Our Research

The primary objective of our research is to understand the function and pathology of complex physiological systems and metabolic processes. Our research focuses on identifying genes involved in the genetic variation of complex traits, mostly associated with musculoskeletal aging.

Osteoporotic fractures of the hip and spine are significant and prevalent health problems. Loss of muscle is an essential step in the osteoporotic fracture pathway, muscles transmit loads directly onto bones and contribute to stability and the risk of falling. The current therapies for the prevention and treatment of osteoporosis are universally “bone-centric,” ignoring the important contribution of muscle to maintaining skeletal strength. Our search for biological connections between the muscles and bones is aimed to inspire novel molecular strategies for the treatment and prevention of osteoporotic fractures and other devastating musculoskeletal diseases.

The ultimate goal of genetic discovery is to define mechanisms that underlie an observed association. Toward this aim, we perform targeted functional experiments, using molecular biology techniques, once an allelic association for a gene that has been identified – using bioinformatic approaches – and replicated in other human cohorts. We utilize the zebrafish (Danio rerio, ZF) as a valuable model for the human’s physiology and disease. The ZF is ideal for evaluating multiple organs simultaneously in vivo. The genomic organization, the genetic pathways controlling signal transduction, and the developmental pattern are largely conserved between ZF and mammals. The ZF is highly amenable to both molecular analysis and genetic manipulation, which allows establishing high-throughput screening platforms. ZF is a well-established model for embryogenesis and musculoskeletal development, especially for studying complex interactions between genes and the environment on both the development/growth and adult morphology and function.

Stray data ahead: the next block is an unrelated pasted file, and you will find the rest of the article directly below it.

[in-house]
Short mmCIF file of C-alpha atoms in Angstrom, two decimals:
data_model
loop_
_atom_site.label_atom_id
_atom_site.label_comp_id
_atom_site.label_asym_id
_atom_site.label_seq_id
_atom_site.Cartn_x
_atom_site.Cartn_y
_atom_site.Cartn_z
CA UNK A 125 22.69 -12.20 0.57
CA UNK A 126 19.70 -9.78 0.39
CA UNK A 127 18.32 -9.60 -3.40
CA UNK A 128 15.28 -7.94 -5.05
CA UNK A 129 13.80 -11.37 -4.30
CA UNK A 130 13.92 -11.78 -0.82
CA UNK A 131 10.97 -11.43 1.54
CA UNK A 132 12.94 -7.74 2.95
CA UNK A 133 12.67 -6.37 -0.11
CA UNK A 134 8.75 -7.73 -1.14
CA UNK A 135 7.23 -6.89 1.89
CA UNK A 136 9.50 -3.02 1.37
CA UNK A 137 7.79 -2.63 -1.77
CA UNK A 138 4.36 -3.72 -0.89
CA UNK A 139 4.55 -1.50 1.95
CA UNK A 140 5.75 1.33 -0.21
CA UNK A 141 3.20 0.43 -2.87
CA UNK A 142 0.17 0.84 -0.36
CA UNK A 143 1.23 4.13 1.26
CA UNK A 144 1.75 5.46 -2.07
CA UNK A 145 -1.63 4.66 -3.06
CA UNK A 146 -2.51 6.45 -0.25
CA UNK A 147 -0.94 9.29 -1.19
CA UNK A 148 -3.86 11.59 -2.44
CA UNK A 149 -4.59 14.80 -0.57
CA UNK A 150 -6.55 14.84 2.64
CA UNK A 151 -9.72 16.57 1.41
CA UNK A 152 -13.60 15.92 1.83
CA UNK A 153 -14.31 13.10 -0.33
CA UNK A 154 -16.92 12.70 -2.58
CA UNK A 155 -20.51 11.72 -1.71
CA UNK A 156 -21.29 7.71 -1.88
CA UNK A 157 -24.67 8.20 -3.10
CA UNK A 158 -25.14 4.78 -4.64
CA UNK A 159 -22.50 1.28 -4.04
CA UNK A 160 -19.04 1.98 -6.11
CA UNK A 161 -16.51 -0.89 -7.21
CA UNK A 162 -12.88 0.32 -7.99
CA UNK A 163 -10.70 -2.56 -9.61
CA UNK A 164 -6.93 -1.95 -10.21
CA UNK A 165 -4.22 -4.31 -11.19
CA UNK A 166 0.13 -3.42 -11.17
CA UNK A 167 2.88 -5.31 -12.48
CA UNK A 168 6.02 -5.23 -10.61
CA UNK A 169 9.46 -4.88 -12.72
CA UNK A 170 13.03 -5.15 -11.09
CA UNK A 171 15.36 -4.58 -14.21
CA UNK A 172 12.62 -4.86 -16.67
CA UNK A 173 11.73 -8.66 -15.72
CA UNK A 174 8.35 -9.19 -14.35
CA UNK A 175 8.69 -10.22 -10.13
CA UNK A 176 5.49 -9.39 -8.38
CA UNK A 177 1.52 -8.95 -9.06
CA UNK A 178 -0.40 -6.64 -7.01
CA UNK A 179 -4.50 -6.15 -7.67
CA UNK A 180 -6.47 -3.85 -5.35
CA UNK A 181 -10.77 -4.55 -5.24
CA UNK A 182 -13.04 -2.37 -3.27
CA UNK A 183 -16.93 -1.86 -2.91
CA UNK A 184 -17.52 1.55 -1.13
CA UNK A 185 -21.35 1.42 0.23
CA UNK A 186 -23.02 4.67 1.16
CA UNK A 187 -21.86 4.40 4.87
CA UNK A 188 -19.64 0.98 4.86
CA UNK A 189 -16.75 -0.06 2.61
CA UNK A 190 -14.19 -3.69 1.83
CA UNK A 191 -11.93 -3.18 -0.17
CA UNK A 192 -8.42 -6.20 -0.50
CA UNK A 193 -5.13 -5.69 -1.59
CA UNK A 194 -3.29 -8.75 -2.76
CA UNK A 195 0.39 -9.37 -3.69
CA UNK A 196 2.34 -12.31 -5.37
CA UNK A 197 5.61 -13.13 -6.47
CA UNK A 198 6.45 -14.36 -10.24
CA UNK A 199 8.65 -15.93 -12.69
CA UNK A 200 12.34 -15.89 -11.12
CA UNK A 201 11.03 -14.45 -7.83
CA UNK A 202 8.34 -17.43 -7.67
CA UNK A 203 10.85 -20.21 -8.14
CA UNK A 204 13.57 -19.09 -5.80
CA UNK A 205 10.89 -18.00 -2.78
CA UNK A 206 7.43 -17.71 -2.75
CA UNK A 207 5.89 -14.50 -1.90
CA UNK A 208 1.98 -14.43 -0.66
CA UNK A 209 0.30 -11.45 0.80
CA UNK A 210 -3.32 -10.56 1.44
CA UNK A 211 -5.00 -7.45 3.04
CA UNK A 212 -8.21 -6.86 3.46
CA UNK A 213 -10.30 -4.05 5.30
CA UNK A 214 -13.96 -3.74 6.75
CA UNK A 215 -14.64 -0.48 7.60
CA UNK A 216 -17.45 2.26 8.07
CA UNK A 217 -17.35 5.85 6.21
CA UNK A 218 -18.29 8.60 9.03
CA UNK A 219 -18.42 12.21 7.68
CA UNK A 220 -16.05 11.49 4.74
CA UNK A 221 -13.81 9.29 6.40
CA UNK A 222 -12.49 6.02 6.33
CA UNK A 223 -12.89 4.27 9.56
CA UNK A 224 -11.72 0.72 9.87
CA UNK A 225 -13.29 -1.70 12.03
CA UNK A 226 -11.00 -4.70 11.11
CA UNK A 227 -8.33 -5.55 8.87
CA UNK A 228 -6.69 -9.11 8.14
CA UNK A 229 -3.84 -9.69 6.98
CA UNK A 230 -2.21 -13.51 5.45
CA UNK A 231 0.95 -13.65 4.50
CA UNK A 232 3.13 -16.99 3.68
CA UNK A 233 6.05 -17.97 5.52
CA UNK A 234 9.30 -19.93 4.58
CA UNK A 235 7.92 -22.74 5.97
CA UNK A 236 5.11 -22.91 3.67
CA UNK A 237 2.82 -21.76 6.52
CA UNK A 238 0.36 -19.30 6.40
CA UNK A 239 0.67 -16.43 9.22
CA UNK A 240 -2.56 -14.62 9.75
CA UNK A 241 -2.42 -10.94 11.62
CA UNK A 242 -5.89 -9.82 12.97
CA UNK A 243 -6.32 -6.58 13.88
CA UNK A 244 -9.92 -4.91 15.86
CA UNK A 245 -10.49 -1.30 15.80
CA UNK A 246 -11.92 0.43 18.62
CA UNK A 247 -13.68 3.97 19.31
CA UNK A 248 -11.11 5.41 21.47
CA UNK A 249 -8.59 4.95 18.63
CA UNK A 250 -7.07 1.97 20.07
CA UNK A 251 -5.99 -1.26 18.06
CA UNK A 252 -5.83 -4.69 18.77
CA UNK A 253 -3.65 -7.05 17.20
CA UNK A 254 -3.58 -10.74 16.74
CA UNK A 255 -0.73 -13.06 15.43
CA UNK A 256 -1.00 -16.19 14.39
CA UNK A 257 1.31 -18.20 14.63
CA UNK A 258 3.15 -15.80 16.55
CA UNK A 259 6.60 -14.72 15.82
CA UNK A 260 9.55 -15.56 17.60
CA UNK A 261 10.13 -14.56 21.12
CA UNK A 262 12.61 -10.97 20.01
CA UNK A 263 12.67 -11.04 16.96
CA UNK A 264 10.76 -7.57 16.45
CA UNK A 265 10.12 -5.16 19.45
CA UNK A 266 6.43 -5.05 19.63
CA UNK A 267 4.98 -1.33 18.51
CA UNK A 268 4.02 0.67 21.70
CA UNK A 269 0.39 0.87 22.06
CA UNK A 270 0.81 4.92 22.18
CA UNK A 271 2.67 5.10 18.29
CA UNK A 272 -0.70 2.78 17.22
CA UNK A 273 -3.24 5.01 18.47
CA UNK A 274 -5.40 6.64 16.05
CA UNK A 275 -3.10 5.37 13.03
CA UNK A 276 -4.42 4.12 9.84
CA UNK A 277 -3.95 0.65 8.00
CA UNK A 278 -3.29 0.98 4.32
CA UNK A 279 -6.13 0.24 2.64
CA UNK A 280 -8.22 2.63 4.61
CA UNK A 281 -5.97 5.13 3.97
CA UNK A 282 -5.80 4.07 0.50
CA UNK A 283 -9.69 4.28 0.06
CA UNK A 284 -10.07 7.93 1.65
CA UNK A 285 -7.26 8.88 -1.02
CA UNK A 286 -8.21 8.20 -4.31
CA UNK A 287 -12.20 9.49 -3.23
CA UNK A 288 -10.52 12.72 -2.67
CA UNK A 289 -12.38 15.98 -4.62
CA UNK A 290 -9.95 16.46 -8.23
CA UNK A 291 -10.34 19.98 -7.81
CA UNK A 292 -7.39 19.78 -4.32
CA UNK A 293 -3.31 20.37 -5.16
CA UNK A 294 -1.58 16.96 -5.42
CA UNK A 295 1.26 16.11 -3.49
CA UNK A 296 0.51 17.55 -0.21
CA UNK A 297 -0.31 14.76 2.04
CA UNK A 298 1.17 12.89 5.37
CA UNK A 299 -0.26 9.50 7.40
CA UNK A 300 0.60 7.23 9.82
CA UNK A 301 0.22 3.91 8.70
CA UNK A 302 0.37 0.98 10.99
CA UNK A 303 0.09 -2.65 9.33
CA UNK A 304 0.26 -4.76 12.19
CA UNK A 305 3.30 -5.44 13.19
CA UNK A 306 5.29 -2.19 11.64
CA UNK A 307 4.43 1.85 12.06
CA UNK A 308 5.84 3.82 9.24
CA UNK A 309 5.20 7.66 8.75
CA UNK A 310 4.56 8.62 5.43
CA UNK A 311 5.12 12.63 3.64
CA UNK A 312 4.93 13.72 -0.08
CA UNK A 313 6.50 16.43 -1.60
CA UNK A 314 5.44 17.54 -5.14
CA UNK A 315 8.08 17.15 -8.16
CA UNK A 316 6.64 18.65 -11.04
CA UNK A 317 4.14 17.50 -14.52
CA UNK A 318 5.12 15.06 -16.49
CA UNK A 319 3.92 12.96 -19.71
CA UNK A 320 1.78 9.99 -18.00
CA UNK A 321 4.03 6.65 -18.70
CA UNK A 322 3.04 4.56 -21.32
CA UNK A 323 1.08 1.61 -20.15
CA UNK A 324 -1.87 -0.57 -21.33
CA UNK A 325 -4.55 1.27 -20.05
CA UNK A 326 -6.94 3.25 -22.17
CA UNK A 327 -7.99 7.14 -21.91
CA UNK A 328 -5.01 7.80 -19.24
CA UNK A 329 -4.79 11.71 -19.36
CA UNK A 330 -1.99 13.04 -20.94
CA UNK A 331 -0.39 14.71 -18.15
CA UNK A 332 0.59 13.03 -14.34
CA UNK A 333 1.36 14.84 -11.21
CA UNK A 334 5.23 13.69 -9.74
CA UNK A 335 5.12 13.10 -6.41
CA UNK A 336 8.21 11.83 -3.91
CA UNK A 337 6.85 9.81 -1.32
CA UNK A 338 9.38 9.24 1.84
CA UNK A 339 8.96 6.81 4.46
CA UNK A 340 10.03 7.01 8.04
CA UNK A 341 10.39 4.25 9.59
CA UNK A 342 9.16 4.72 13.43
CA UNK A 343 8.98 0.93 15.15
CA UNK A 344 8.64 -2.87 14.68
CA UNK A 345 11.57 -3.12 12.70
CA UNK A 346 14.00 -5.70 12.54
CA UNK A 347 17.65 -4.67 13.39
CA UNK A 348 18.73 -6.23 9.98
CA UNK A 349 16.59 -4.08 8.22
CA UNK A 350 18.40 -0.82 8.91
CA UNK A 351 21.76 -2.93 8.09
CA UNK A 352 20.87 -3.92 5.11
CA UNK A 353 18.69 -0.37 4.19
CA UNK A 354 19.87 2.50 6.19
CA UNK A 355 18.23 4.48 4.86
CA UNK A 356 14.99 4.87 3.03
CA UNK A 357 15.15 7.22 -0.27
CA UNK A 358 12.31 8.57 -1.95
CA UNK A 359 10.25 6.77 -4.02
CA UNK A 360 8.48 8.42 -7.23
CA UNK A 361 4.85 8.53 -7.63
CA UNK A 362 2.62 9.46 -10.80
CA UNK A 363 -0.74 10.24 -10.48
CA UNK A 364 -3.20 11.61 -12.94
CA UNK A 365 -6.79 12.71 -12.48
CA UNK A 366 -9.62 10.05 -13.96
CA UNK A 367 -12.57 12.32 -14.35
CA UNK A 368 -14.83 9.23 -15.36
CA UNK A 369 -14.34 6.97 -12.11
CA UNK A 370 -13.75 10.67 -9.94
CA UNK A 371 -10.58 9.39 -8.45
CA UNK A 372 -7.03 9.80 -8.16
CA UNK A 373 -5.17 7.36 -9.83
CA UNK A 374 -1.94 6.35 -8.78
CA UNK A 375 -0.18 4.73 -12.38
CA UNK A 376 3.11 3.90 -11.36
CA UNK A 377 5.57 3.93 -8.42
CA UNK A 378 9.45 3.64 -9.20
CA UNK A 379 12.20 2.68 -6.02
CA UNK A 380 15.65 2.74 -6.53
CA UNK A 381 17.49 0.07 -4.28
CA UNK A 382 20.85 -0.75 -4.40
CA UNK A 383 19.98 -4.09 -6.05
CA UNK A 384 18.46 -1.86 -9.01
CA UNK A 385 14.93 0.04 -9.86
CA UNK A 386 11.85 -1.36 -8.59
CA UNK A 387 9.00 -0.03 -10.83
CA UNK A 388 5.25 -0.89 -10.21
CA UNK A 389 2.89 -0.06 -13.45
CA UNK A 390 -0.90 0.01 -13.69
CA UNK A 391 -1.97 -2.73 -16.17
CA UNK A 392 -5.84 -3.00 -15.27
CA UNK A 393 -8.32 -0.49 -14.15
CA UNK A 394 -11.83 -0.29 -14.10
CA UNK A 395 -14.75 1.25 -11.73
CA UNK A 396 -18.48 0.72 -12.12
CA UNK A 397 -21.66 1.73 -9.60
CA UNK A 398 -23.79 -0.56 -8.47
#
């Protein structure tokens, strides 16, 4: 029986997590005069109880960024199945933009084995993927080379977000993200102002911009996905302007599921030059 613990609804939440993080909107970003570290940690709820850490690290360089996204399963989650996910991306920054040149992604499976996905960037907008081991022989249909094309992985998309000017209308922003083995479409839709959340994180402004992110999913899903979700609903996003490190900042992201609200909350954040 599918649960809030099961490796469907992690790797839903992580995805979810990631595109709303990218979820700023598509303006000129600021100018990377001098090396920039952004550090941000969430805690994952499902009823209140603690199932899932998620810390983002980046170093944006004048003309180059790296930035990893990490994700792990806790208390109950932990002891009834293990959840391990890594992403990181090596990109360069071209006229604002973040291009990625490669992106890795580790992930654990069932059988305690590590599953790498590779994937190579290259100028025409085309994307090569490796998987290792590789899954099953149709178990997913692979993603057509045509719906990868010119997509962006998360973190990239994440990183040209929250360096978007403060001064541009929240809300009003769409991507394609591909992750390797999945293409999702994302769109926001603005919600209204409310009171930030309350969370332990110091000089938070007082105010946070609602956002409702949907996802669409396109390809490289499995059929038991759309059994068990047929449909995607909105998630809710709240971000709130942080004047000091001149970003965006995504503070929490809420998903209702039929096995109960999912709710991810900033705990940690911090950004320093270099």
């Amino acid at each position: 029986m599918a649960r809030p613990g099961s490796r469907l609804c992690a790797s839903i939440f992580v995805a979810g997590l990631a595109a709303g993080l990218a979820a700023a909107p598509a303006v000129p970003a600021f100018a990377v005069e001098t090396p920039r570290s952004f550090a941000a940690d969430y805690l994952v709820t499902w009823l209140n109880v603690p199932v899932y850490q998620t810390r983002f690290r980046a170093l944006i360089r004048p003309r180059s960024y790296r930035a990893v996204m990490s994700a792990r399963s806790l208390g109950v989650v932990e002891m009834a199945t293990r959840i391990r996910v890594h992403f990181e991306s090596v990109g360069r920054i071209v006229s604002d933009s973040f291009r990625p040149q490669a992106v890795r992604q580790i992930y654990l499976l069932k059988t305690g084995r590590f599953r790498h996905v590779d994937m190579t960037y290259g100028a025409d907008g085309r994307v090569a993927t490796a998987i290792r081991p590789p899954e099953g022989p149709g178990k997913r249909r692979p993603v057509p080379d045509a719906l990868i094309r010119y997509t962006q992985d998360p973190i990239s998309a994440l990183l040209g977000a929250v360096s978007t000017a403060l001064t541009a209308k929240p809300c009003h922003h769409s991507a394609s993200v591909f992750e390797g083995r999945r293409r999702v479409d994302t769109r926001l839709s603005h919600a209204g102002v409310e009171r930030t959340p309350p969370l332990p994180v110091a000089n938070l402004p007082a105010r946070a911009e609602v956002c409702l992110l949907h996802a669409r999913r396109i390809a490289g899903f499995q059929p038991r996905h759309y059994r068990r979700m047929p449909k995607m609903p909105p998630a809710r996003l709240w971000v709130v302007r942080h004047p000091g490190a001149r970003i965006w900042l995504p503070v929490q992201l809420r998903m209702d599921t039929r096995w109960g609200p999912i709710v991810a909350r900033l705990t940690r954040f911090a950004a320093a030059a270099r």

We apply a CRISPR/Cas9 mediated genome editing, usually producing knockout models of fish genes, and establish genetically modified zebrafish lines. Muscle, adipose and bone phenotypes in animal models we are working with are characterized by sophisticated techniques. These include histological and fluorescent staining, transgenics, as well as microCT.

Our continuous efforts are dedicated to translational research that is aimed to fill the communication gap between research scientists and physicians. We hope to support the development of novel treatments and prevention strategies for of fracture, disability and frailty. This knowledge of pleiotropic relationships and cross-talk between muscles, bones, and fat, has a clinical value in advanced diagnostic measures of future risk of fracture and related diseases.



Updated: July 2021

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